W. E. NIGHTINGALE
4 Oct. 1867
Dr. Anstey's' [sic] scheme for reorganising administration of workhouse infirmaries; her own friends were making similar but better proposals long before Dr. Anstey and Mr. Ernest Hart; the whole of the vast hospitals of Paris managed by M. Husson without a board at all; 'Hardy is one of those charlatans whom all leading articles consent to praise'; Dr. Sutherland and the Government of Malta; her two Royal Commissions were not considered concluded until all their recommendations were carried; she commends the methods of the early monasticism, the Benedictines and St. Bernard in teaching paupers to support themselves; it is only very lately anyone has thought of teaching paupers' children to work; the Pulpit gives no lead; M. Mohl says we're far behind Boudha (sic) and Confucius in real Christianity; Jowett says also behind M. Antoninus, Plato, Xenophon and Socrates.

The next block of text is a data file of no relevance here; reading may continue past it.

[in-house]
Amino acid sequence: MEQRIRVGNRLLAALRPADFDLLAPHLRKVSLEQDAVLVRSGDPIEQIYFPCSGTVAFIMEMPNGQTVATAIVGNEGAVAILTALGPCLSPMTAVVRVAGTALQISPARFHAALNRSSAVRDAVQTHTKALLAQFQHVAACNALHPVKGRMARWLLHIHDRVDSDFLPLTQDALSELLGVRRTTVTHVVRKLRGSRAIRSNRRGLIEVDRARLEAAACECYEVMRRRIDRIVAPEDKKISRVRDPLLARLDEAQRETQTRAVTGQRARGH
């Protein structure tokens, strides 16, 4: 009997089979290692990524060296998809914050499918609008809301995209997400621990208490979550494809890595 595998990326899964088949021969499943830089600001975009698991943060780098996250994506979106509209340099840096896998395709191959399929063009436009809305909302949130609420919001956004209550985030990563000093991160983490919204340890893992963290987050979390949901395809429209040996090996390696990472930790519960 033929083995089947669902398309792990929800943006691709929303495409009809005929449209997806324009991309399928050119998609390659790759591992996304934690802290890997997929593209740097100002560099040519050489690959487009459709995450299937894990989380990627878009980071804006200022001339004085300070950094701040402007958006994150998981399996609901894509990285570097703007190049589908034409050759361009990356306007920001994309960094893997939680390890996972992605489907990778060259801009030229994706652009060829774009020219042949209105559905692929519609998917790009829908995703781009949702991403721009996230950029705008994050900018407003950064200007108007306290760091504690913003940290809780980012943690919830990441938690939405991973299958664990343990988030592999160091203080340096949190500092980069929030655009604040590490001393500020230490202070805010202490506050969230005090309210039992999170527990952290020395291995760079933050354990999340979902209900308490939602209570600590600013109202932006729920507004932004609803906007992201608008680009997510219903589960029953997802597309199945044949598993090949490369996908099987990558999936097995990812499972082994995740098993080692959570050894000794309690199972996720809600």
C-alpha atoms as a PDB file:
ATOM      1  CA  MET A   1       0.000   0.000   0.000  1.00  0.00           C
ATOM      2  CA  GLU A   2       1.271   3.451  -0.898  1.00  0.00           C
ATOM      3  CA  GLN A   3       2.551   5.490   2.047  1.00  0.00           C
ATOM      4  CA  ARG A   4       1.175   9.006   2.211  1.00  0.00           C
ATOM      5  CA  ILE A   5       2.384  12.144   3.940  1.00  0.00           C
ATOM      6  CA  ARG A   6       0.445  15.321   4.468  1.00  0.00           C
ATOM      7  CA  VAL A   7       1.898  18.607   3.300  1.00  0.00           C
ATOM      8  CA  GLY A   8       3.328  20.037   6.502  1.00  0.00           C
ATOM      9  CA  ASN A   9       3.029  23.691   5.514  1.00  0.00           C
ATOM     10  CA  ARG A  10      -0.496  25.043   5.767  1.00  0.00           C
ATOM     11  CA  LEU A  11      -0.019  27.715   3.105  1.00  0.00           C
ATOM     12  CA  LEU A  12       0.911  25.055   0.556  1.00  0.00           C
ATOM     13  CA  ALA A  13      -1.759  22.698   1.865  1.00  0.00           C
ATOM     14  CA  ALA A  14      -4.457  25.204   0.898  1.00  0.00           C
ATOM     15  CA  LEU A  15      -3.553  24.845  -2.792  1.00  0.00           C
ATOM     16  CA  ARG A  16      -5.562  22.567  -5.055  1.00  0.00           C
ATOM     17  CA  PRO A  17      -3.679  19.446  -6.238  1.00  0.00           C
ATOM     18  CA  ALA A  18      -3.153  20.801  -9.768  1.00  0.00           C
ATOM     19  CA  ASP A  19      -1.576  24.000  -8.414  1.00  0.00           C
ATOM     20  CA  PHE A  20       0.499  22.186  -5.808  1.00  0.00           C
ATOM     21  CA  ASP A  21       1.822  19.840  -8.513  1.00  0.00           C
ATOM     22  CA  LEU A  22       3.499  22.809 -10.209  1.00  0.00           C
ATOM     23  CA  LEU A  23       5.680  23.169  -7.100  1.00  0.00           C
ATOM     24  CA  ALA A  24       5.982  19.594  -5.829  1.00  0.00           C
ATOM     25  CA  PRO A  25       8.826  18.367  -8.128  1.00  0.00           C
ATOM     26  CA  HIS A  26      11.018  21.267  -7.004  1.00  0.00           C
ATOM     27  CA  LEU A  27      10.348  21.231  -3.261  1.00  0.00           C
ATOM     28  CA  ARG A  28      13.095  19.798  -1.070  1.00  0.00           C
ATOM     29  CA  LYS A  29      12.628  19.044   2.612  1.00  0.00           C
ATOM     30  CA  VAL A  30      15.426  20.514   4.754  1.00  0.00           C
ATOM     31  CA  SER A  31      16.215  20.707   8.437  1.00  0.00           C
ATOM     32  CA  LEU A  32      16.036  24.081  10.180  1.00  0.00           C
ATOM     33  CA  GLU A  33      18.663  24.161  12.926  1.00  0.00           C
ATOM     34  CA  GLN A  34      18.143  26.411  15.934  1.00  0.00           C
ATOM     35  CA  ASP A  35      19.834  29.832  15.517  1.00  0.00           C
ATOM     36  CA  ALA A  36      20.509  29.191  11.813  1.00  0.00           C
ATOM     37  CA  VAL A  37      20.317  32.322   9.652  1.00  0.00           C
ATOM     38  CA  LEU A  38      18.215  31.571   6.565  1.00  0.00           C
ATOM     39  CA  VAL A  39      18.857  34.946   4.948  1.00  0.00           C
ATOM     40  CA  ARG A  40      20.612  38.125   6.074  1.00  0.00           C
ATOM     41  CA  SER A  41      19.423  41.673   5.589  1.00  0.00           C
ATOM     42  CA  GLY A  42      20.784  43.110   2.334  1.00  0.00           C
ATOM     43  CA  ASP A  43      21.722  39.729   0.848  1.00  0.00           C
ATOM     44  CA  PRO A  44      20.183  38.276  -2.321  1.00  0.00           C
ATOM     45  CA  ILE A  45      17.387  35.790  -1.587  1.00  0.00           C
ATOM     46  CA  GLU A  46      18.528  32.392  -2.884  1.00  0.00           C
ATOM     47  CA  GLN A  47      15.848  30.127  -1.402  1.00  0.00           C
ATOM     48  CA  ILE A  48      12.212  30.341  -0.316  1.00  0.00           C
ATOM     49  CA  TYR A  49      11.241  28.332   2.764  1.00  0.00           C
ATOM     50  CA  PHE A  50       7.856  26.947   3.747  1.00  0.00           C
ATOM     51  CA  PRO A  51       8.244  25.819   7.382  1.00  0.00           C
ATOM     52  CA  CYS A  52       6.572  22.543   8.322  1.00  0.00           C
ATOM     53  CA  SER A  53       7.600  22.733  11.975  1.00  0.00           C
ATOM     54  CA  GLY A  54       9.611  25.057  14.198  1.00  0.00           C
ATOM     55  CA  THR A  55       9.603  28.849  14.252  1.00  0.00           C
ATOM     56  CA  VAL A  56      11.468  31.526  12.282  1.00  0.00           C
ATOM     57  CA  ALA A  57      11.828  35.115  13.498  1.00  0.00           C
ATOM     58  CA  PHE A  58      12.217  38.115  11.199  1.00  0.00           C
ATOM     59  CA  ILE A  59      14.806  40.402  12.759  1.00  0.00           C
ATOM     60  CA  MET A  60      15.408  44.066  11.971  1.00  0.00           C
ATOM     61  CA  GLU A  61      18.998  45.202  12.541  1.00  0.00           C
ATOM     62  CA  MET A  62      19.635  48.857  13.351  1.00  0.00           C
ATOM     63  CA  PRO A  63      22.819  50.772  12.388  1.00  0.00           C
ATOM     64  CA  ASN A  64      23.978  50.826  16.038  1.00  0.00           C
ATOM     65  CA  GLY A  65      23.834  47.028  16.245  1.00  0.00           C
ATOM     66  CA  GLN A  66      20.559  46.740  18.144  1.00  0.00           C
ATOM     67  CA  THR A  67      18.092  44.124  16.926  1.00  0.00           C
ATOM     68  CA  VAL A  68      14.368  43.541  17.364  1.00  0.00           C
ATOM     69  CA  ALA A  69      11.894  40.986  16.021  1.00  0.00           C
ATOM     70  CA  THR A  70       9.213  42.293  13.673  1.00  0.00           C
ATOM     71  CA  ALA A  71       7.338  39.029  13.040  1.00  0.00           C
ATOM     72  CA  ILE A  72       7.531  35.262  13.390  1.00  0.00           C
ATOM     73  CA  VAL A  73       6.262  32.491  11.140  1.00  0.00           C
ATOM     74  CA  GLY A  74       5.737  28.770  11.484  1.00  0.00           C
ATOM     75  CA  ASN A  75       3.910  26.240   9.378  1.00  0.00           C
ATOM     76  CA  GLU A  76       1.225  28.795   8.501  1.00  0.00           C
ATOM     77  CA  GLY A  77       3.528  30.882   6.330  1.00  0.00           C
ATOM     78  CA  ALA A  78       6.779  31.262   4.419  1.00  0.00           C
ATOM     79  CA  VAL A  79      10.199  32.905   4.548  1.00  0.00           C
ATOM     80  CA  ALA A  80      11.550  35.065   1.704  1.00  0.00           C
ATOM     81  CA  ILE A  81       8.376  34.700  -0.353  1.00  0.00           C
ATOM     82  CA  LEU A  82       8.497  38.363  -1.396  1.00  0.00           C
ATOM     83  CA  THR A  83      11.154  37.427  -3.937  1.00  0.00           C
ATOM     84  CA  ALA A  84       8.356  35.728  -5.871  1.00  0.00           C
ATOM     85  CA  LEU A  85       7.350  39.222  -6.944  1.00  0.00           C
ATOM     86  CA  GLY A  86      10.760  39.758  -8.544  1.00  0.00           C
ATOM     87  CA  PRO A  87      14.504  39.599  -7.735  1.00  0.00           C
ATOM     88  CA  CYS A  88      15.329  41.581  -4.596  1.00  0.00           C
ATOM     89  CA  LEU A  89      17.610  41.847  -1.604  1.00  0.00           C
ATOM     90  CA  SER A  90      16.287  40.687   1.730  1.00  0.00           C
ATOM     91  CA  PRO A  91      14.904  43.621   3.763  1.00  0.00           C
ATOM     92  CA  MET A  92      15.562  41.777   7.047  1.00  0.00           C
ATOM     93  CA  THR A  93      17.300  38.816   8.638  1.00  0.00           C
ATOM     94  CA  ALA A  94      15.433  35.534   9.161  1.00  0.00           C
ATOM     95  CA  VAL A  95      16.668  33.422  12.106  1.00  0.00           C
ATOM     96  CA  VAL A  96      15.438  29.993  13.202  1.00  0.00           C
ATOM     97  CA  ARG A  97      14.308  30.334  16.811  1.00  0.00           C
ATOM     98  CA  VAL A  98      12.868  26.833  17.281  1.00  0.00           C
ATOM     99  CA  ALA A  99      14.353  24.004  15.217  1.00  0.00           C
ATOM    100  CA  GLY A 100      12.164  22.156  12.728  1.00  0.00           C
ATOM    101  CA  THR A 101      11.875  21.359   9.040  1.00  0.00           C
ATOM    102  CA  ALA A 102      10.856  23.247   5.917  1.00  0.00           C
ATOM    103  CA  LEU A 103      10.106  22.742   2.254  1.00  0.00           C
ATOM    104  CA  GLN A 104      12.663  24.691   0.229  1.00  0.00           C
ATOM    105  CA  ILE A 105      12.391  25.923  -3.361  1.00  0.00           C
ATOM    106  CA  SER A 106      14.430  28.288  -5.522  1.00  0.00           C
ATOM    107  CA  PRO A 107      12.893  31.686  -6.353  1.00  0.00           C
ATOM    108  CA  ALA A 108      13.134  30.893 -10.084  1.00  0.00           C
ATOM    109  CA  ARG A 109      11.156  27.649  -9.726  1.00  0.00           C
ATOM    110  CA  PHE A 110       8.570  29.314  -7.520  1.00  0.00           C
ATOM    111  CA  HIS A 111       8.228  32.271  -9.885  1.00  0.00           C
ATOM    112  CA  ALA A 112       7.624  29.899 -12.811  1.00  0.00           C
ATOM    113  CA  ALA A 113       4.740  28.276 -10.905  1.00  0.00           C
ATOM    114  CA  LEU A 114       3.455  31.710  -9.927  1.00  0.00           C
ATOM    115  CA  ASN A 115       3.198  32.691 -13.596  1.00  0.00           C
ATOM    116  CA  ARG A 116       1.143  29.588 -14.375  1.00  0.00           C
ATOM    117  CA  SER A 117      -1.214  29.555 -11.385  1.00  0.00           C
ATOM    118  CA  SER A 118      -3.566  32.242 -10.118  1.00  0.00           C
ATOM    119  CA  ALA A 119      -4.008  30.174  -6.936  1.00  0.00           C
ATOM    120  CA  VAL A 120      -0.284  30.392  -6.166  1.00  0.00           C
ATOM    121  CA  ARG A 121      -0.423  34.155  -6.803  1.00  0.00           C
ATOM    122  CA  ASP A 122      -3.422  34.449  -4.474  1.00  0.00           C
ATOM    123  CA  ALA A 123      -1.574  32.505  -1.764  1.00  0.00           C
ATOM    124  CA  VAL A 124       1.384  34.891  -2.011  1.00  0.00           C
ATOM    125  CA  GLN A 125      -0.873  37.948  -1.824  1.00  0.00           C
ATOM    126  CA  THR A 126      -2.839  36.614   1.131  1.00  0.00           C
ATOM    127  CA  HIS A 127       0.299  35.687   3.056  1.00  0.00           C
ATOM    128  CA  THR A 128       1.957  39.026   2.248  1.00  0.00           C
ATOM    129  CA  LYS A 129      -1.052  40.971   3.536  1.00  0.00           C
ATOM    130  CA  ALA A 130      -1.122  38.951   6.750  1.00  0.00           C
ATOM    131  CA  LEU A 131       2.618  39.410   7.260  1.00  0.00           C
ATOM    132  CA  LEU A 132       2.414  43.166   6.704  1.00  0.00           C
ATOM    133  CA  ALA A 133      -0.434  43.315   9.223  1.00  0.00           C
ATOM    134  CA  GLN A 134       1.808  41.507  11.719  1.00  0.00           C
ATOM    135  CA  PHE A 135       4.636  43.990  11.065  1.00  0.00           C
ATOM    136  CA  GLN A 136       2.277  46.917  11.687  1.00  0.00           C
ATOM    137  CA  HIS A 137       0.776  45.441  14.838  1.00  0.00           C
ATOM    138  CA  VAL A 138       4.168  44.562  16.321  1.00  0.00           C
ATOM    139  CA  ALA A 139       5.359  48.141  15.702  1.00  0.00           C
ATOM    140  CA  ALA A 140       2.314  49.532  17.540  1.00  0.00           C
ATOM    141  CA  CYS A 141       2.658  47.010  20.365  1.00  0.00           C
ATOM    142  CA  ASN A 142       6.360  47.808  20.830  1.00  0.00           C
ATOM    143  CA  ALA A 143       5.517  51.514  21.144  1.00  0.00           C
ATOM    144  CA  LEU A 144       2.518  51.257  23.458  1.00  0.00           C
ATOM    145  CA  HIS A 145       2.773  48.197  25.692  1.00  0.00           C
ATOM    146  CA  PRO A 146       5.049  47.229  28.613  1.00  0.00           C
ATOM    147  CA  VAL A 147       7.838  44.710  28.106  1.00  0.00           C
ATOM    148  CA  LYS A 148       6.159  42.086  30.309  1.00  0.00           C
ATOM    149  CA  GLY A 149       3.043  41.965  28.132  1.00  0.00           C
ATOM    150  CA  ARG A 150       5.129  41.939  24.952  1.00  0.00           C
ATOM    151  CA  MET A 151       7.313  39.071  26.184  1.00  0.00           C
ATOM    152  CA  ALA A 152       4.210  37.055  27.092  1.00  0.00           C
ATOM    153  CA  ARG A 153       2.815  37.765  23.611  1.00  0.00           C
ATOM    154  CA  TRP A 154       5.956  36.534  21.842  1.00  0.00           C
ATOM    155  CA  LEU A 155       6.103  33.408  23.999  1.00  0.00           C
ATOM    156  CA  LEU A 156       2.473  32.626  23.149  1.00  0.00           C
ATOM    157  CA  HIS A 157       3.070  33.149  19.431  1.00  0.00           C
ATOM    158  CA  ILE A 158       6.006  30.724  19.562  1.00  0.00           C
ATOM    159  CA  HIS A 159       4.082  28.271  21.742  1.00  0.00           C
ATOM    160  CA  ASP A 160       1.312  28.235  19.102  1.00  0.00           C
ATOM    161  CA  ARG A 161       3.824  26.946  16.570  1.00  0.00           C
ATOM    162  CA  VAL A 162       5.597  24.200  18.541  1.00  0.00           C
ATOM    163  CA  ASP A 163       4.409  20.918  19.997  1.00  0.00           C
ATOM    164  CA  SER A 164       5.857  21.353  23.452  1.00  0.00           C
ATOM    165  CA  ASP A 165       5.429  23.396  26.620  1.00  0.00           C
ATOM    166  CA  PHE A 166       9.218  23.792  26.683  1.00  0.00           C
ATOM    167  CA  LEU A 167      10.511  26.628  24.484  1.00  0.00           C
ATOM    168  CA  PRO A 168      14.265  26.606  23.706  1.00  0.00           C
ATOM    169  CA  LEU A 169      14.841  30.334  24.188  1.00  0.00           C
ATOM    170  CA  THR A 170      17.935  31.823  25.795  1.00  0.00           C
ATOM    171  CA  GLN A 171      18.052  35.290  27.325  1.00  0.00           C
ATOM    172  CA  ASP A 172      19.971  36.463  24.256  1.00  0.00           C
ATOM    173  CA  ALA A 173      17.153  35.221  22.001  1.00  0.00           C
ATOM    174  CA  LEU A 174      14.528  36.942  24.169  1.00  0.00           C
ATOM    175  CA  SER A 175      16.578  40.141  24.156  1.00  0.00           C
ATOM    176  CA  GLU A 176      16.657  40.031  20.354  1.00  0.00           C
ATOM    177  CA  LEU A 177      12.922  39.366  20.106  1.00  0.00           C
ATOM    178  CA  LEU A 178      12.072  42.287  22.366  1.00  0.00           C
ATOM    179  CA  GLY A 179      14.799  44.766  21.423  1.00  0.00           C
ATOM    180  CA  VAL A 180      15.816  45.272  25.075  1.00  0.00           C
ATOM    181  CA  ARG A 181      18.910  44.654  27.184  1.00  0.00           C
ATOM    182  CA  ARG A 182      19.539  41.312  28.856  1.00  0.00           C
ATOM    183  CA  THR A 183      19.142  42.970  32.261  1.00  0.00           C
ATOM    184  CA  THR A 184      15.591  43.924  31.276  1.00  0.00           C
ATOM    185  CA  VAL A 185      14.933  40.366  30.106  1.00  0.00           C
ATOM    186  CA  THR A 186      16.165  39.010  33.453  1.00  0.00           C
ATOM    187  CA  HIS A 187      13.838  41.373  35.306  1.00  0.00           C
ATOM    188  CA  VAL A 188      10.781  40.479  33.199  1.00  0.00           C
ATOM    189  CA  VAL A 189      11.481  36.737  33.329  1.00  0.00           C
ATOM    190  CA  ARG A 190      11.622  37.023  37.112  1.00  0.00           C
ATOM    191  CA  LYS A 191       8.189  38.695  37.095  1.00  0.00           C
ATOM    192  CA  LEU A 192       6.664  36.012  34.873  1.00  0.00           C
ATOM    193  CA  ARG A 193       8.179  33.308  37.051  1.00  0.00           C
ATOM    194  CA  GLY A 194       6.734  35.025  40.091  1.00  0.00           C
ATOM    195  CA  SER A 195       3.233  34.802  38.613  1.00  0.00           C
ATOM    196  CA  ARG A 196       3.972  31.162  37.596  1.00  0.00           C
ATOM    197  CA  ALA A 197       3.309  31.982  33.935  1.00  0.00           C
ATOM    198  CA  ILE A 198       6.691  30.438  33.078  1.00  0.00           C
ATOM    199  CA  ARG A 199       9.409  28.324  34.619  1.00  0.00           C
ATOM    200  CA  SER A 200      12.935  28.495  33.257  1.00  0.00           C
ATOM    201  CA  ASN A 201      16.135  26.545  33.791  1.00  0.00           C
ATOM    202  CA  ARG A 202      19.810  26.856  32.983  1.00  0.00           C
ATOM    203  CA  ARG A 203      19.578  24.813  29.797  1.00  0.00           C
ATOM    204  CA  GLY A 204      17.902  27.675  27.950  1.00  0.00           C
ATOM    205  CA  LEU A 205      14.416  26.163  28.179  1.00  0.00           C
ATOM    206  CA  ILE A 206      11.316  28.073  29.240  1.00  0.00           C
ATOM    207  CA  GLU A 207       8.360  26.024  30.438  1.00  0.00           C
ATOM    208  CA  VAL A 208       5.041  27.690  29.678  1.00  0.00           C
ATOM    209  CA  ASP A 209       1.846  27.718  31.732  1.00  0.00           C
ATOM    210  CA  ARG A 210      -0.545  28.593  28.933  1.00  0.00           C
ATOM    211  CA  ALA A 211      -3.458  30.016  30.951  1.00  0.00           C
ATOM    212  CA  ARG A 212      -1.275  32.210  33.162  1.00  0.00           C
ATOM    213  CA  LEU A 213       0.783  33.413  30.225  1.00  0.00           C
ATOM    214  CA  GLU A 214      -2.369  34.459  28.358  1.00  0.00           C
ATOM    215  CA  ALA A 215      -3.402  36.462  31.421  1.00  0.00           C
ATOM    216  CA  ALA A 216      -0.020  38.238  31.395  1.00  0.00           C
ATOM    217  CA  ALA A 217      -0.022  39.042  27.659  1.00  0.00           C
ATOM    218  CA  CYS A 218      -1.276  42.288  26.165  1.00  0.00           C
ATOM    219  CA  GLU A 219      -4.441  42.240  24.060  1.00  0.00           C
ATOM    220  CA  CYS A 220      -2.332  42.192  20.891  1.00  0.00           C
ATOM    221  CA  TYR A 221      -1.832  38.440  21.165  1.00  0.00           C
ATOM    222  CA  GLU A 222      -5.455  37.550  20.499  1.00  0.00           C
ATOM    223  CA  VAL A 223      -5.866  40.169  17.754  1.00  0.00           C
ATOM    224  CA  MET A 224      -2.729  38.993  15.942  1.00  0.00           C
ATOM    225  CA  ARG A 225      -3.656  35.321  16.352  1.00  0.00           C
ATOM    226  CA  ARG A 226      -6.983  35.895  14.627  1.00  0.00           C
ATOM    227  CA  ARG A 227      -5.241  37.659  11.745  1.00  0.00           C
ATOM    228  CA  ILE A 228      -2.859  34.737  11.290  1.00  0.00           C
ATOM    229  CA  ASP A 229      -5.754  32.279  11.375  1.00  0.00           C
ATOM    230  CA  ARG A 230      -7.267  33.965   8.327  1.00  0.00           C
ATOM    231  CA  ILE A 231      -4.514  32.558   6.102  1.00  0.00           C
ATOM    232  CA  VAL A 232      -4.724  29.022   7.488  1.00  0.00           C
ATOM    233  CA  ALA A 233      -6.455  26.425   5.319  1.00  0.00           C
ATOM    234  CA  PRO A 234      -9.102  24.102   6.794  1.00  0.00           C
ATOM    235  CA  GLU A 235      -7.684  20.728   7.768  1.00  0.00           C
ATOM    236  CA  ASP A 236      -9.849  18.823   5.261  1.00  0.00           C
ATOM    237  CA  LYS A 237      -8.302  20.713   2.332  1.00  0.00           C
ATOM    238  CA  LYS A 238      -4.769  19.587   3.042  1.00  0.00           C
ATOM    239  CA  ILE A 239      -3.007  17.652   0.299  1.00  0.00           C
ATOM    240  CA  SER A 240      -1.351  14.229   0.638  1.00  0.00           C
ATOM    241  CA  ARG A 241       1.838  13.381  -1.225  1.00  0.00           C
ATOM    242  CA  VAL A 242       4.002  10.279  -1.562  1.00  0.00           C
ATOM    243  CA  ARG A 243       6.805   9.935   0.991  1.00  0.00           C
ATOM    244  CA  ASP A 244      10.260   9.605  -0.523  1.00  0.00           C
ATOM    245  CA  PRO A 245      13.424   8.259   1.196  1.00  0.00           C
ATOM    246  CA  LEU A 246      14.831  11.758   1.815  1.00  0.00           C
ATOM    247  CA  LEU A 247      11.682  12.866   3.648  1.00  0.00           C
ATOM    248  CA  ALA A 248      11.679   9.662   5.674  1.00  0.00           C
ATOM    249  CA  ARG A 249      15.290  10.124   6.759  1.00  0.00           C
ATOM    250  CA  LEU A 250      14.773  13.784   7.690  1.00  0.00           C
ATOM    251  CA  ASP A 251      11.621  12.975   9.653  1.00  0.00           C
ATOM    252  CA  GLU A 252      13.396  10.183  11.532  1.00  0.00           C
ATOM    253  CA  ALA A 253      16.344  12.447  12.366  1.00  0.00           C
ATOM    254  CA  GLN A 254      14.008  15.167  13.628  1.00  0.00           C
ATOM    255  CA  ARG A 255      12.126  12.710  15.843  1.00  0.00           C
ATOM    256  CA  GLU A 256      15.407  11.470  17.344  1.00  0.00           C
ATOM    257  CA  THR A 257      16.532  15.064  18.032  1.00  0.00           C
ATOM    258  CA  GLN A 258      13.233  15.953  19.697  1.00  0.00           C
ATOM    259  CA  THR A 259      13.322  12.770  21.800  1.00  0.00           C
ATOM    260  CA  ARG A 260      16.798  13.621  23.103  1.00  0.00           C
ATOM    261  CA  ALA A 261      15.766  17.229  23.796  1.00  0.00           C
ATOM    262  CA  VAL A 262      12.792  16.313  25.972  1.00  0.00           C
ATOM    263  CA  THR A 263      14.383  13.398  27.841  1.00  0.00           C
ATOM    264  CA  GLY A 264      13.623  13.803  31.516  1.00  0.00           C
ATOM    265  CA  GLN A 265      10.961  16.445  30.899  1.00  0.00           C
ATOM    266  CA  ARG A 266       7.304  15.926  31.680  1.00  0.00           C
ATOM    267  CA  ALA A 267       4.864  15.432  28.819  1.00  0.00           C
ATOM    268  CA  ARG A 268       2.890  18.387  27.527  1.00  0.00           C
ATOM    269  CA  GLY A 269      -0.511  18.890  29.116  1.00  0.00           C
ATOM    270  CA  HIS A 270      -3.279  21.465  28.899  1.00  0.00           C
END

8P B.M. Add.MSS.45790.352
1. Francis Anstie (1833-1874) M.D., was one of the Lancet Commissioners enquiring into the administration of the Poor Law in the London workhouses and workhouse infirmaries (see Appendix IX). In 1874 Anstie moved that the Royal College of Physicians should petition to provide a remedy for overcrowding of the poor in London, which resulted in the Act for facilitating the improvement of the dwellings of the working classes in large towns.
2. See Cook 11, 137 for F.N.'s reaction to Gathorne Hardy's Metropolitan Poor Act, 1867.
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